The human heart follows a unique rhythm and it’s one that many people find soothing and relaxing. While heartbeats are not consciously felt every day, their recognition can make people significantly less stressed.
Research conducted by the University of London’s department of psychology assessed the calming effects that heartbeat-like vibrations can have on a person. A wrist device called doppel was designed to reduce stress through the intuitive responses that we all have to rhythm.
Humans have a natural tendency to respond to rhythm. Whether it’s from music or other sources, rhythm has been shown to affect arousal and emotional states.
Fast rhythms are typically associated with joy, excitement, surprise, fear, or anger. Slower rhythms result in lower arousal, creating a calming effect. Several studies have linked our biological rhythms to having a similar effect.
“High arousal is correlated with increased heart rate, whereas calmness is physiologically correlated with lower heart rate. We also intuitively associate higher and lower heart rate with anxiety or high arousal, and calmness. The design of doppel, the device that we used in our study, was inspired by these insights,” said professor Manos Tsakiris from the department of psychology.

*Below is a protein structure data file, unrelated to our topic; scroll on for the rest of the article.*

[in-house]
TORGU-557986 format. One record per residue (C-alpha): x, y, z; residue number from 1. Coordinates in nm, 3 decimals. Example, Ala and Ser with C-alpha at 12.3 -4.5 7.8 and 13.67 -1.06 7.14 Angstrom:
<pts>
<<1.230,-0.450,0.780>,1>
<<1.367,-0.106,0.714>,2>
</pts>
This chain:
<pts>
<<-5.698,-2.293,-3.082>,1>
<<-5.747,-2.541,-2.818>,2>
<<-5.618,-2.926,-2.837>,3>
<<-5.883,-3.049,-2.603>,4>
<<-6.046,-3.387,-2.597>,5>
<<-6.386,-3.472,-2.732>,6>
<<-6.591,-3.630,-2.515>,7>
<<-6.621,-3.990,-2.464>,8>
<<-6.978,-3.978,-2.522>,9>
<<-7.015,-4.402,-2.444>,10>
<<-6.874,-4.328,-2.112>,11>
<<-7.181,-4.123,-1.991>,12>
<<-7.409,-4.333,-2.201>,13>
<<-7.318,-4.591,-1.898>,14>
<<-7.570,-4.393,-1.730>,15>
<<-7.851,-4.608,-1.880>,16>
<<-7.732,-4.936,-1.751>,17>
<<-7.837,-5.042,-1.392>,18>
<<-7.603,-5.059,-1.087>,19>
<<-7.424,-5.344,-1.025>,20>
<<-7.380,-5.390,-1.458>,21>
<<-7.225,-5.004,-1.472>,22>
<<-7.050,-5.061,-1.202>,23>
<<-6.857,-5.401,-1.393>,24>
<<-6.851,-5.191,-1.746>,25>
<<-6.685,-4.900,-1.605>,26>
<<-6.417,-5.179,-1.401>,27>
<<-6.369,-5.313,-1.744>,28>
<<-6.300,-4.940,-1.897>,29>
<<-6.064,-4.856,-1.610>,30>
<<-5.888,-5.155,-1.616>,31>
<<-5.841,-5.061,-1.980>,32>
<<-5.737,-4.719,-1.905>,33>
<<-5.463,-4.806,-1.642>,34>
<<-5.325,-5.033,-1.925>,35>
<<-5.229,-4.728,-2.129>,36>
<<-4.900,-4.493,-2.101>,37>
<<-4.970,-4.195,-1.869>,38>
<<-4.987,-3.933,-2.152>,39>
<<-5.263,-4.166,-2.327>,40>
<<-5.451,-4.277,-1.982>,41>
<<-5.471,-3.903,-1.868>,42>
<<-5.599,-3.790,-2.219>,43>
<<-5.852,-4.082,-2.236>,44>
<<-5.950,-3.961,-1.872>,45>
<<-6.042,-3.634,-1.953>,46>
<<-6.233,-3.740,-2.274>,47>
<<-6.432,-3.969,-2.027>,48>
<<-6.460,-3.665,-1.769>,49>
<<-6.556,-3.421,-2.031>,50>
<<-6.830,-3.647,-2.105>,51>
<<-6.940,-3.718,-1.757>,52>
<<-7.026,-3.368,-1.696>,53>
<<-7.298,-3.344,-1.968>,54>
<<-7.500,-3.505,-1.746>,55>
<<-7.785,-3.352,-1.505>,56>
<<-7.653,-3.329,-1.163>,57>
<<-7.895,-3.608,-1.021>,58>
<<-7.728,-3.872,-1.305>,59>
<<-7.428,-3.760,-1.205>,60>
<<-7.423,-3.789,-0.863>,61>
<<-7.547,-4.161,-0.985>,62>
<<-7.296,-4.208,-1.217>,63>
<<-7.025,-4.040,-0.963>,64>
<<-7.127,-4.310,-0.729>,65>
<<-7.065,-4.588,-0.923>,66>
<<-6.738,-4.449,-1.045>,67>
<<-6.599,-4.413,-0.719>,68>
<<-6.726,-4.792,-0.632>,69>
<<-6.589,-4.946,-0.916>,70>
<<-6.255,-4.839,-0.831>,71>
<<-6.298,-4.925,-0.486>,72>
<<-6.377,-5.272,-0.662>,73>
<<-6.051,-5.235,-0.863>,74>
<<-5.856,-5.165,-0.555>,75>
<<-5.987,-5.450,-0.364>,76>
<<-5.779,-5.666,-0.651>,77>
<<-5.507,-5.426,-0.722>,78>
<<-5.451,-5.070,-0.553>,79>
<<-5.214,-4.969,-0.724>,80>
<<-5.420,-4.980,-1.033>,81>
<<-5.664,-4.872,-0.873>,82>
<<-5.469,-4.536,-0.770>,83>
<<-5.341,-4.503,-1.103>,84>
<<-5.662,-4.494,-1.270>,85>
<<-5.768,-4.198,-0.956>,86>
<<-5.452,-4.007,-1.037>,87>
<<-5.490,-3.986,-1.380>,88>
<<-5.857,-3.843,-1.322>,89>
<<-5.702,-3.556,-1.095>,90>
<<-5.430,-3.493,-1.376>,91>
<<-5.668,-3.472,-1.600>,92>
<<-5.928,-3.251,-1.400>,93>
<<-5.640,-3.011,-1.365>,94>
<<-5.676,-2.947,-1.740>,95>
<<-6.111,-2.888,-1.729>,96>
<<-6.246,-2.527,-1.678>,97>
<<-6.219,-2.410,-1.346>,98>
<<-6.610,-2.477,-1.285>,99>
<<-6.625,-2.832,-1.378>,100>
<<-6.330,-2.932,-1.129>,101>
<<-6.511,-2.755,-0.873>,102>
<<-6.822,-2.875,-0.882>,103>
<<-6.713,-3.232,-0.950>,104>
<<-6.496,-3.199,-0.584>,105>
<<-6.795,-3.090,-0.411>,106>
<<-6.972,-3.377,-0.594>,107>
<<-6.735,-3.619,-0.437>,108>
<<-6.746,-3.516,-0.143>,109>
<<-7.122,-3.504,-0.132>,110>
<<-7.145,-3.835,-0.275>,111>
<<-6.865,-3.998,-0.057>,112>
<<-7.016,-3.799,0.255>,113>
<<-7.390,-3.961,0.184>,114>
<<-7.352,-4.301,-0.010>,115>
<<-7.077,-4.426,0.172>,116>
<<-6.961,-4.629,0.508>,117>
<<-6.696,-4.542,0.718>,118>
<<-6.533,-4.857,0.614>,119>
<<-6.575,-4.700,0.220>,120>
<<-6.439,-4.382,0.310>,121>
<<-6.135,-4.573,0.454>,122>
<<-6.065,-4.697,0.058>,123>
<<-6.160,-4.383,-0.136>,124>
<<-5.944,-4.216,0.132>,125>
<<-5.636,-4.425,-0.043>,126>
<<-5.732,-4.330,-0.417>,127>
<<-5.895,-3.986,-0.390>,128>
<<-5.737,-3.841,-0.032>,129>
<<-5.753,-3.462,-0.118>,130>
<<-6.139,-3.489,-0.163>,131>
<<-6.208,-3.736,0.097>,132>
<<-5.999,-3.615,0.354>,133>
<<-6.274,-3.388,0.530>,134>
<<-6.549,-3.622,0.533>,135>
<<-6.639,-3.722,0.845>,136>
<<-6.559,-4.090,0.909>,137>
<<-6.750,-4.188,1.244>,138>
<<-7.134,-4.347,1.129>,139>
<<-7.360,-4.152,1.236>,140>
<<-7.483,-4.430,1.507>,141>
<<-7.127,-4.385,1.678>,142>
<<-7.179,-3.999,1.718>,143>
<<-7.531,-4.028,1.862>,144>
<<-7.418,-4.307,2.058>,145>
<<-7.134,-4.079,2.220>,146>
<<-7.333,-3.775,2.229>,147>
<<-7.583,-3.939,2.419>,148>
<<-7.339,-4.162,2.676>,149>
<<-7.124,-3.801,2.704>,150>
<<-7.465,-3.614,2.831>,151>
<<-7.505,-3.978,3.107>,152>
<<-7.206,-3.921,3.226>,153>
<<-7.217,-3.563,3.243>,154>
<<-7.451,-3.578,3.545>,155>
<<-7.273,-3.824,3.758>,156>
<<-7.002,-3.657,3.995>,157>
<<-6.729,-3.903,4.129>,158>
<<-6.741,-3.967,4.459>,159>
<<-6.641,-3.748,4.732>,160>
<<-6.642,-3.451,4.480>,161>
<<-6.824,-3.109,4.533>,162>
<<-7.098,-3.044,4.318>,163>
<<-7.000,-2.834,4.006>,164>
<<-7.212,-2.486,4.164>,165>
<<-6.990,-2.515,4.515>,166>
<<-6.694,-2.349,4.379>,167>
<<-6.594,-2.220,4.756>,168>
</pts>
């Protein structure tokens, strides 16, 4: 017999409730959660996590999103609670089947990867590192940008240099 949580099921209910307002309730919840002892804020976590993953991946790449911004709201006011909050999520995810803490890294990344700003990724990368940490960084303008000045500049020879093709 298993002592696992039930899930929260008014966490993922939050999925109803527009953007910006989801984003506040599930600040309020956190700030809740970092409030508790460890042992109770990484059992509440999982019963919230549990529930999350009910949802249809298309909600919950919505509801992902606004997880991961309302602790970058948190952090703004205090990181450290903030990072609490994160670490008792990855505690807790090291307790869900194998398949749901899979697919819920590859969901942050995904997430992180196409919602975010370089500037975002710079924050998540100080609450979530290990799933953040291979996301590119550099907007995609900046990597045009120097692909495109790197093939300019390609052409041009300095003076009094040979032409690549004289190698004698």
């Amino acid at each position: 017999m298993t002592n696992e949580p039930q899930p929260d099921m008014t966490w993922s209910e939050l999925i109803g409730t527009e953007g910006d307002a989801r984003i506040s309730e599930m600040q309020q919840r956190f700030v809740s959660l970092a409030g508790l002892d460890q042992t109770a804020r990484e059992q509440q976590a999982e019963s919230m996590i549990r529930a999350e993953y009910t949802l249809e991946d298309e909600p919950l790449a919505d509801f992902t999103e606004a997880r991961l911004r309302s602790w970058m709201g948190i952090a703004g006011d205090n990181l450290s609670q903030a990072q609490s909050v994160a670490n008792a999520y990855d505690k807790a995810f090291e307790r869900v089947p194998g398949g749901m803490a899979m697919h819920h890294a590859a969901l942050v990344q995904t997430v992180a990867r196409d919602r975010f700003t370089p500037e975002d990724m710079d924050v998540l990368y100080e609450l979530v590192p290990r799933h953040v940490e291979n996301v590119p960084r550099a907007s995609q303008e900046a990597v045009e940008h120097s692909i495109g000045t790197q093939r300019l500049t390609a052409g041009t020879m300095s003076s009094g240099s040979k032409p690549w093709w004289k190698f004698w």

To test their hypotheses, a controlled single-blind study with two groups was conducted. Both groups were given a doppel and asked to prepare a public speech. The participants did not know what the device did, which helped avoid confounding variables. Only one of two groups had their wrist device turned on, providing a heartbeat-like vibration, while the other served as a control with no vibration.
Participants physiological arousal and subjective reports of anxiety were measured.
The researchers found that the use of the doppel had a significant calming effect on both physiological and psychological levels. The group that had their wrist devices turned on showed a slower increase in skin conductance responses—a sensitive measure of emotional arousal and lower anxiety levels.
“Wearable devices are becoming ubiquitous in everyday life, but across the board, their primary aim is to quantify our activity. The results we got suggest that, rather than measuring ourselves, we can instead harvest our natural responses to heartbeat-like rhythms in ways that can assist people in their everyday life,” said Professor Tsakiris.